Abstract: This work describes the transformation process from 2D cartography to 3D, simply by overlapping images in common formats (jpeg, bmp, tiff, png, etc.) on Google Earth’s virtual globe. Arribes del Duero Natural Park, located west of the province of Salamanca, Spain, was the object of this part of the study. Other natural areas are also discussed and were used to establish a procedure for mapping geodiversity and for identifying areas of geological uniqueness and naturalness within the natural areas. To do this, different parametric indices were used to empirically generate different degrees of geological diversity in the Quilamas Natural Area, located south of Salamanca, Spain. Intermediate parametric maps were processed using two types of GIS technical: graphical (neighbourhood operations) and alphanumeric (calculated from the fields in the attribute table). Intermediate parametric maps were processed using two types of technical GIS: neighbourhood operations (graphics) and alphanumeric (calculated from the fields in the attribute table). These maps were used to establish areas with the greatest concentration of geological diversity elements and to define areas with a greater need for protection when planning the management of human activities in natural areas. Finally, the flight simulator tool, which was implemented in the free virtual globe and controlled using a keyboard or joystick, allows you to “fly” through the projected geological mapping of Arribes Del Duero Natural Park or view the parametric mapping and geodiversity in the newly created Quilamas Natural Area. Interoperability with the Google Maps application allows you to identify and observe the outcrops of the various geological materials in natural or anthropic terrain cuts.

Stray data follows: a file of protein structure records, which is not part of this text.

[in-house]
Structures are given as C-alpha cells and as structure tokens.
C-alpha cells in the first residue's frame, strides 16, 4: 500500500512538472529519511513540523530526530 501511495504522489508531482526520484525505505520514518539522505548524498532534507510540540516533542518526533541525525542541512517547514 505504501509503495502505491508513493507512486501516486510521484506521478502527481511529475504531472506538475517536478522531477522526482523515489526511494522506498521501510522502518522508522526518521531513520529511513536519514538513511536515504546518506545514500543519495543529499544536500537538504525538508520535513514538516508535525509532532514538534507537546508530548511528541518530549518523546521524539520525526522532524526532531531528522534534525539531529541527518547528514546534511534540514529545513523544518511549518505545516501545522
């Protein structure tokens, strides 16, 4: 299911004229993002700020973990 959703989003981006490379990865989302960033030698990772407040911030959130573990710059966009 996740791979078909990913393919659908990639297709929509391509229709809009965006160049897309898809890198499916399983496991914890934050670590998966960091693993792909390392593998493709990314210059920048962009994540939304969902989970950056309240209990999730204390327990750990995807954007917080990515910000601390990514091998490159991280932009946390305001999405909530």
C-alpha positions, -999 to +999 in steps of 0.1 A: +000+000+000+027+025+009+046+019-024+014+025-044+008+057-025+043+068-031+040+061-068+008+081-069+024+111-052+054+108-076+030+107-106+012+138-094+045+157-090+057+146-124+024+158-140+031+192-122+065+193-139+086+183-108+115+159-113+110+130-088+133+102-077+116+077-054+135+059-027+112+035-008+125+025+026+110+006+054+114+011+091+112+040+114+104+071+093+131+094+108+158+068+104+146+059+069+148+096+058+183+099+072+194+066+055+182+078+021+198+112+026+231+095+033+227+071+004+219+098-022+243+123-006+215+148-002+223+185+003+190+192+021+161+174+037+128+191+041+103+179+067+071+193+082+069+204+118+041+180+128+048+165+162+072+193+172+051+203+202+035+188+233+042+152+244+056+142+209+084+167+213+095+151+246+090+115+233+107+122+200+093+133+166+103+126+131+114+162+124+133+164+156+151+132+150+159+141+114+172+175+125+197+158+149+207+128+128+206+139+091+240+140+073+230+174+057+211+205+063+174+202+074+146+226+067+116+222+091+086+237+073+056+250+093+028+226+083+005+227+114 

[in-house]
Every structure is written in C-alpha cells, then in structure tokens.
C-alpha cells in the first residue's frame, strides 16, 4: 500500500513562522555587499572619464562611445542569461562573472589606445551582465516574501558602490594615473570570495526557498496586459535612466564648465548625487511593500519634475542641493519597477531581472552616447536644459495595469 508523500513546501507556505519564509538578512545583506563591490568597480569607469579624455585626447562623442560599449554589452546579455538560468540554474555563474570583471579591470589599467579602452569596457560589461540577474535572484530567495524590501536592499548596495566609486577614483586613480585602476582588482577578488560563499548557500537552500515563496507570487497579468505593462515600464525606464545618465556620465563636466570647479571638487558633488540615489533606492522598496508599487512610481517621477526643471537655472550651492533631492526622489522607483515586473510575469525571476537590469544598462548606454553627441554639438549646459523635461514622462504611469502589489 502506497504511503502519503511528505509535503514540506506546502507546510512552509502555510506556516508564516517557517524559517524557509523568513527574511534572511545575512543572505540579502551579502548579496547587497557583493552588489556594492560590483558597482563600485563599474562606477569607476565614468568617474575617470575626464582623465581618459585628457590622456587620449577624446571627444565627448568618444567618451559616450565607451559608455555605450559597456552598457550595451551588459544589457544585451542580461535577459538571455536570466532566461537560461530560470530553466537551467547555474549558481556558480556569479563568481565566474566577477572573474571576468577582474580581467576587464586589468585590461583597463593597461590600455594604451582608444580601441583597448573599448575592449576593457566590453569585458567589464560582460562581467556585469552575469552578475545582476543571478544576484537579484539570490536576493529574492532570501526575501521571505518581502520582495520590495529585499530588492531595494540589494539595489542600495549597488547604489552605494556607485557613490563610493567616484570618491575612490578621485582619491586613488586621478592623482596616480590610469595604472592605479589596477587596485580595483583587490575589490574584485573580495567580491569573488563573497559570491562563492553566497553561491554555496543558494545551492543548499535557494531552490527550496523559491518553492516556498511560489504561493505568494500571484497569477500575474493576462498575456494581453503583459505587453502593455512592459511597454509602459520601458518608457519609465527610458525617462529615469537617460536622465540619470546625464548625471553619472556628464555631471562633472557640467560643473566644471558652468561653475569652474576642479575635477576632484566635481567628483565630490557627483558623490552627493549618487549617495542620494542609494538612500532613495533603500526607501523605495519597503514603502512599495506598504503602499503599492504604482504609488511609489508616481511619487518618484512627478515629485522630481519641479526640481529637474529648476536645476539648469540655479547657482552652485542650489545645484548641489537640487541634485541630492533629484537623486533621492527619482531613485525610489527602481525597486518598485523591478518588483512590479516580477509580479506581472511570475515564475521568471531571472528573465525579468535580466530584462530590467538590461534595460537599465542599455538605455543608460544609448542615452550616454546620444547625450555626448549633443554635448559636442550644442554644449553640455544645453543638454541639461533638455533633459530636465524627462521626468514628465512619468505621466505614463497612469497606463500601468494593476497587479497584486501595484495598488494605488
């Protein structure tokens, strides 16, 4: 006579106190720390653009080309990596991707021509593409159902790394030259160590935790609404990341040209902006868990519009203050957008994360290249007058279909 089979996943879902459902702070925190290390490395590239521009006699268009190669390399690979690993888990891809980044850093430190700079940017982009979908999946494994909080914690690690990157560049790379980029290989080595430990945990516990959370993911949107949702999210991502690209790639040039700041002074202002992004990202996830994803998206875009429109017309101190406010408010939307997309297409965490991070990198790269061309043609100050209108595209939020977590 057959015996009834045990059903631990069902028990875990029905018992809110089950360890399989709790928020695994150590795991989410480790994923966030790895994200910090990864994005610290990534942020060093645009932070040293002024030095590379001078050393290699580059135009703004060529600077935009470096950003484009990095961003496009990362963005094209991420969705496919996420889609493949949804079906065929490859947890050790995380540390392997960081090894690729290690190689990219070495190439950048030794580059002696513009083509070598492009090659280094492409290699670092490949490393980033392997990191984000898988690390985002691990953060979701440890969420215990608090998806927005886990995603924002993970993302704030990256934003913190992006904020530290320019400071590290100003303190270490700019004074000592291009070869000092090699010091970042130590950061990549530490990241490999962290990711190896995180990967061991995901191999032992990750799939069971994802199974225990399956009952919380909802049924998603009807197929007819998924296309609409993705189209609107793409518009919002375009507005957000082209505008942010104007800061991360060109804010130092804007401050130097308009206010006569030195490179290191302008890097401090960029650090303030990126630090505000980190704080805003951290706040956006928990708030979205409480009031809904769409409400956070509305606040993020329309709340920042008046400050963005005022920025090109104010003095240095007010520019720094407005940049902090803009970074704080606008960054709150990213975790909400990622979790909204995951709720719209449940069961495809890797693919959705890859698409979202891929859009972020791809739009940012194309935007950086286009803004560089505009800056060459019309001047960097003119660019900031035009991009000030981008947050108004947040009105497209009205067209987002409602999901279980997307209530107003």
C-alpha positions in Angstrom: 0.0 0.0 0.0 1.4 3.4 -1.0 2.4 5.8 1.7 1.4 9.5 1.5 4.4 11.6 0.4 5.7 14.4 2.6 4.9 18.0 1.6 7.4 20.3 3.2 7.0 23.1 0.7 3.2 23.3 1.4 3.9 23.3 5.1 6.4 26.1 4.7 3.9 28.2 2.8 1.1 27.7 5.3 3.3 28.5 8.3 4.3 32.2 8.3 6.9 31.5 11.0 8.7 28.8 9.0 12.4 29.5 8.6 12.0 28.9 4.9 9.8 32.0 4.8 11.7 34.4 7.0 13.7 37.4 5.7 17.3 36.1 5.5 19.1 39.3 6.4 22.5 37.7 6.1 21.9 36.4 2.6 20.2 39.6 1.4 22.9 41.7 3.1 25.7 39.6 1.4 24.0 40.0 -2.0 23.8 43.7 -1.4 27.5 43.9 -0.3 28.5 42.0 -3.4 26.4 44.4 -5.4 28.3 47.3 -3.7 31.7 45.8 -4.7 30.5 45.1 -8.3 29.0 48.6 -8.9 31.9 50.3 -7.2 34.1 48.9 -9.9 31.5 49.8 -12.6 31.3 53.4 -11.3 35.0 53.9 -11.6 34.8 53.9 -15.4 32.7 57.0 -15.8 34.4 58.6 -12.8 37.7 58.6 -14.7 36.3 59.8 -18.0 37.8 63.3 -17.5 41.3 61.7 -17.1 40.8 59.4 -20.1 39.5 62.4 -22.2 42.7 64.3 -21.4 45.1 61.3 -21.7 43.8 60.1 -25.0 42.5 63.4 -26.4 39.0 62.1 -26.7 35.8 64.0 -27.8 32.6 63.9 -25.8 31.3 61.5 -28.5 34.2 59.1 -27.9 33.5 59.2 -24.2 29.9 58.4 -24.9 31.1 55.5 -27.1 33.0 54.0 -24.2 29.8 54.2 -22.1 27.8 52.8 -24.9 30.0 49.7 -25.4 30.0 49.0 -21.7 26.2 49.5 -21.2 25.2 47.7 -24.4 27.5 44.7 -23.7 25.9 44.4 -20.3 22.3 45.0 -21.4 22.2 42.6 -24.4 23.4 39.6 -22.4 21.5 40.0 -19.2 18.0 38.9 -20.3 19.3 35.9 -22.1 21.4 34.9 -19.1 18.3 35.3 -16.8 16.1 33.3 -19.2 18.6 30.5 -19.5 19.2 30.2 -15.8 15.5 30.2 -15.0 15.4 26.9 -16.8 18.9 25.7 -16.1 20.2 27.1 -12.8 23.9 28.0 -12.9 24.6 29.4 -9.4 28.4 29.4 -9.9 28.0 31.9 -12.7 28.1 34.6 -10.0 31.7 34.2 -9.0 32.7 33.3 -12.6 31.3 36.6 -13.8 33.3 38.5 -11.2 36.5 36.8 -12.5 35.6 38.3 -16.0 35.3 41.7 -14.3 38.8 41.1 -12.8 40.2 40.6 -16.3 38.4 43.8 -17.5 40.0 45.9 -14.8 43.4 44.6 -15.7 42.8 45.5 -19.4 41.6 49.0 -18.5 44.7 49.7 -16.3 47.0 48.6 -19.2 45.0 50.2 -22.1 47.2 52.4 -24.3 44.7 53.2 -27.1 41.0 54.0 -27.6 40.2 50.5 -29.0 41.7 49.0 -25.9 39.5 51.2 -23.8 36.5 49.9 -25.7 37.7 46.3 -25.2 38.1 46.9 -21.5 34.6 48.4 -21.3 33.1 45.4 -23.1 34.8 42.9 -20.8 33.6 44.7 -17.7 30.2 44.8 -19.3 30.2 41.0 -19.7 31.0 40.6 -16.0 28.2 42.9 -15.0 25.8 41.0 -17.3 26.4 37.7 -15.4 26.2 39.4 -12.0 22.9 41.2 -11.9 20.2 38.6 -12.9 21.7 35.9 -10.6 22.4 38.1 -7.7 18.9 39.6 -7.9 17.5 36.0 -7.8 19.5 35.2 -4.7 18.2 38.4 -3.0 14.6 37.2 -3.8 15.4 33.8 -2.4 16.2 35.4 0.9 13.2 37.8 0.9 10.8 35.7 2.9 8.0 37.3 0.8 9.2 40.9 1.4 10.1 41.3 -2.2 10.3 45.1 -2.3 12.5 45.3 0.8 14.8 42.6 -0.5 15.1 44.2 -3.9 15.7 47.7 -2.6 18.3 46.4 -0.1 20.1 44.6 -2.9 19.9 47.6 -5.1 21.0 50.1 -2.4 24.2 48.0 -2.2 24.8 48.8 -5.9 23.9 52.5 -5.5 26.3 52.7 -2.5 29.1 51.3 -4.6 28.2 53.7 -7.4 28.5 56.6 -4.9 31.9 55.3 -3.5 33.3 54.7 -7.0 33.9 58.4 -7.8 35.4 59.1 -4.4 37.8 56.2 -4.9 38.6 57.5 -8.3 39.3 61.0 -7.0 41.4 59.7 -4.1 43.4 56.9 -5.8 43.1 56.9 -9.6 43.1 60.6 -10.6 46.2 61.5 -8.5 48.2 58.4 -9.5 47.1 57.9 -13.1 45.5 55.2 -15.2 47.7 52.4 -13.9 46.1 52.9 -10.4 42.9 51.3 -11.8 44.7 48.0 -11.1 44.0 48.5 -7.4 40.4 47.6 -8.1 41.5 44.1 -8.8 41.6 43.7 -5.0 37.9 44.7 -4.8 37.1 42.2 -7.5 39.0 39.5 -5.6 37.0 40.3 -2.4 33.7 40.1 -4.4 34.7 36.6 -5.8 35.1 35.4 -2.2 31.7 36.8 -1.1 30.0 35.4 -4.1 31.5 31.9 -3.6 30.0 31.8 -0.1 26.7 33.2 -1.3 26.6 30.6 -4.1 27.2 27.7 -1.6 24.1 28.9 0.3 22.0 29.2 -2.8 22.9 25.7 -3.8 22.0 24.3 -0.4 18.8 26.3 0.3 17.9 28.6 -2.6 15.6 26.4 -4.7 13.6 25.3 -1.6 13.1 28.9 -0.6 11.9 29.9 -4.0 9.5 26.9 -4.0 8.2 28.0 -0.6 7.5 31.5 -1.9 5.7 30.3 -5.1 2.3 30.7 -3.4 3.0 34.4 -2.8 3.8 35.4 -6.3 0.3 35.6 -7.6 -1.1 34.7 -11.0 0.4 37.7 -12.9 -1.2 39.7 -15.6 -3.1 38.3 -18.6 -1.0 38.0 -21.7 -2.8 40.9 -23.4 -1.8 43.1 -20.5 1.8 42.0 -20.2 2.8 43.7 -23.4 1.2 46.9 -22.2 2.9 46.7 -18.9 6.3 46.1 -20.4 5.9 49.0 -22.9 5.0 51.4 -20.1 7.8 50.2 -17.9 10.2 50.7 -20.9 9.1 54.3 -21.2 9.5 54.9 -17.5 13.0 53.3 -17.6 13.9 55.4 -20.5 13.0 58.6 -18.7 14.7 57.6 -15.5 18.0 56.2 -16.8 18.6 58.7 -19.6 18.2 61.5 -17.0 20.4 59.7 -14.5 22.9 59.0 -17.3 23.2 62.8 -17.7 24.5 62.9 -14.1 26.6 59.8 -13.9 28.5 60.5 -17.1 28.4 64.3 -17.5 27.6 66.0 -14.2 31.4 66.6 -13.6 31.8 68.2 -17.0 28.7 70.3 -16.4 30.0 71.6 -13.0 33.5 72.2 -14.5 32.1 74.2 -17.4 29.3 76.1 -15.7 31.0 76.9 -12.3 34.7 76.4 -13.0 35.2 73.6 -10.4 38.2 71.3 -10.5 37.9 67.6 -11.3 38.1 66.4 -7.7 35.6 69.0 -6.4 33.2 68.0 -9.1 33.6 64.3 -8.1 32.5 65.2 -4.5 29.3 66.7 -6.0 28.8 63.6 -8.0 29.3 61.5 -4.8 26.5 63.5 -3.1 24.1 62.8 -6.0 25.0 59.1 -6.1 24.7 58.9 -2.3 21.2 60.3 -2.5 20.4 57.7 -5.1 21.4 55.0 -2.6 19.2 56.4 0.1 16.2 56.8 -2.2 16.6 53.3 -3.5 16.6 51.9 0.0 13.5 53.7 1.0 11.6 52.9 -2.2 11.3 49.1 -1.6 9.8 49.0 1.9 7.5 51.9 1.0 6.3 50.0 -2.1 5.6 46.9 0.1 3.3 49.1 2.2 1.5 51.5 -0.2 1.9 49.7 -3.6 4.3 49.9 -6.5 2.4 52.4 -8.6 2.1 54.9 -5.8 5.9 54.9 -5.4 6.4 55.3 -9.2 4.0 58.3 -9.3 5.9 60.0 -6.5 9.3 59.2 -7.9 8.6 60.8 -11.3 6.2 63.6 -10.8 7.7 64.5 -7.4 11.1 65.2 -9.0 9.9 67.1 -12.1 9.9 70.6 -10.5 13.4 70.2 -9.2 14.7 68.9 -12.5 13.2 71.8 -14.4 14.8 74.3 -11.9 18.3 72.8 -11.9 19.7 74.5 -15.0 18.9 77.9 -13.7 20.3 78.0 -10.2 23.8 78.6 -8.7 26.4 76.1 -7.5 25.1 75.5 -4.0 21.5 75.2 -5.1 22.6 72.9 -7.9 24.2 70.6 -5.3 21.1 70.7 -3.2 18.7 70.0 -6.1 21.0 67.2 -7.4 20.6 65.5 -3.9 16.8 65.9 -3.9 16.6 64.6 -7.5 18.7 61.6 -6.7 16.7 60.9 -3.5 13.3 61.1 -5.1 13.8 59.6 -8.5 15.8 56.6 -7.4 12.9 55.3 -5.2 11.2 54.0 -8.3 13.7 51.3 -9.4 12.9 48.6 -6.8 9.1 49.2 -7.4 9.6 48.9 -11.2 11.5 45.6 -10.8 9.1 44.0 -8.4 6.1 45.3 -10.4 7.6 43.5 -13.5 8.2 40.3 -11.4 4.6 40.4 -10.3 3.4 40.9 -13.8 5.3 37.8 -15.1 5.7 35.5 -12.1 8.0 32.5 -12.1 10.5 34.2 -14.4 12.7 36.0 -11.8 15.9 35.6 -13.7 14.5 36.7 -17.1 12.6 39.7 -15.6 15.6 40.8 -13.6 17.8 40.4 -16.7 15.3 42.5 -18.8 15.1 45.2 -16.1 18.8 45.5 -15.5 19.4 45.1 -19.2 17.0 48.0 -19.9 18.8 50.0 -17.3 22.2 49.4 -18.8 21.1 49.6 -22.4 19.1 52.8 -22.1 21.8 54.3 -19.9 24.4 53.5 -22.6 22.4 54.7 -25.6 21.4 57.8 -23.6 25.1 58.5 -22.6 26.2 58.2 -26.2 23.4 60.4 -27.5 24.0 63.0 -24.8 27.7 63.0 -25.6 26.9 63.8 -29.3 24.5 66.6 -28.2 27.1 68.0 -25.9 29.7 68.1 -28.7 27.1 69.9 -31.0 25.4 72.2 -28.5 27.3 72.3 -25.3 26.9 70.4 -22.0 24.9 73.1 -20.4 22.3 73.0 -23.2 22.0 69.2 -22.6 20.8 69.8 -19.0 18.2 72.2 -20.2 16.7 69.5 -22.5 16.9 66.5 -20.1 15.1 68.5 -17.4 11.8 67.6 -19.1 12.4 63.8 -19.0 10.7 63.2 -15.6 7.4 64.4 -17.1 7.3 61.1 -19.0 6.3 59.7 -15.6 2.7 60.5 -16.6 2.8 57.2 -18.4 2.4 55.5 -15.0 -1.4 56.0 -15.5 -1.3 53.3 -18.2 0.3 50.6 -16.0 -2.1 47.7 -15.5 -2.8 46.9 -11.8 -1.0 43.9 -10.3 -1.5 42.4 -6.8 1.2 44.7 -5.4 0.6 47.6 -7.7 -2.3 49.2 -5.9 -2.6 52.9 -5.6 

Pub.: 20 Dec '14, Pinned: 06 May '17

Application of ASTER remote sensing data to geological mapping of basement domains in arid regions: a case study from the Central Anti-Atlas, Iguerda inlier, Morocco

Abstract: Satellite remote sensing is shown to provide critical support for geological and structural mapping in semiarid and arid areas. In this work, Advanced Spaceborne Thermal Emission and Reflection Radiometer (ASTER) data were used to clarify the geological framework of the Precambrian basement of the Iguerda Proterozoic inlier in the Moroccan Central Anti-Atlas. In this study, the interpretation of the processed digital data has been ground truthed with geological field data collected during a reconnaissance-mapping program in the Central Anti-Atlas. The Iguerda inlier offers a deeply eroded Precambrian massif dominated by a Paleoproterozoic basement composed of supracrustal metasedimentary units intruded by various Eburnian granitoids. Impressive mafic dyke swarms mainly of Proterozoic age crosscut this basement. Eburnian basement rocks are unconformably overlain by Lower Ediacaran volcanosedimentary rocks of the Ouarzazate Group and Upper Ediacaran–Lower Cambrian carbonates. The applied ASTER analyses are particularly effective in the lithological differentiation and discrimination of geological units of the Iguerda inlier. The spectral information divergence (SID) classification algorithm coupled with spectral angle mapper and maximum likelihood classification effectively discriminates between metamorphic rocks, granitoid bodies, and carbonate cover. SID classification improves geologic map accuracy with respect to the spatial distribution of plutonic bodies and metamorphic units. In addition, Paleoproterozoic granitoids have been well discriminated into separate distinct suites of porphyritic granites, granodiorites, and peraluminous leucogranite suites. This discrimination was initially identified via remote sensing analysis and later ground truthed in the field. This methodology enhances geological mapping and illustrates the potential of ASTER data to serve as a vital tool in detailed geologic mapping and exploration of well-exposed basement of arid regions, such as the Proterozoic of the Anti-Atlas Mountains of Morocco.

Pub.: 16 May '13, Pinned: 04 May '17

Assessment of the precision of smart phones and tablets for measurement of planar orientations: A case study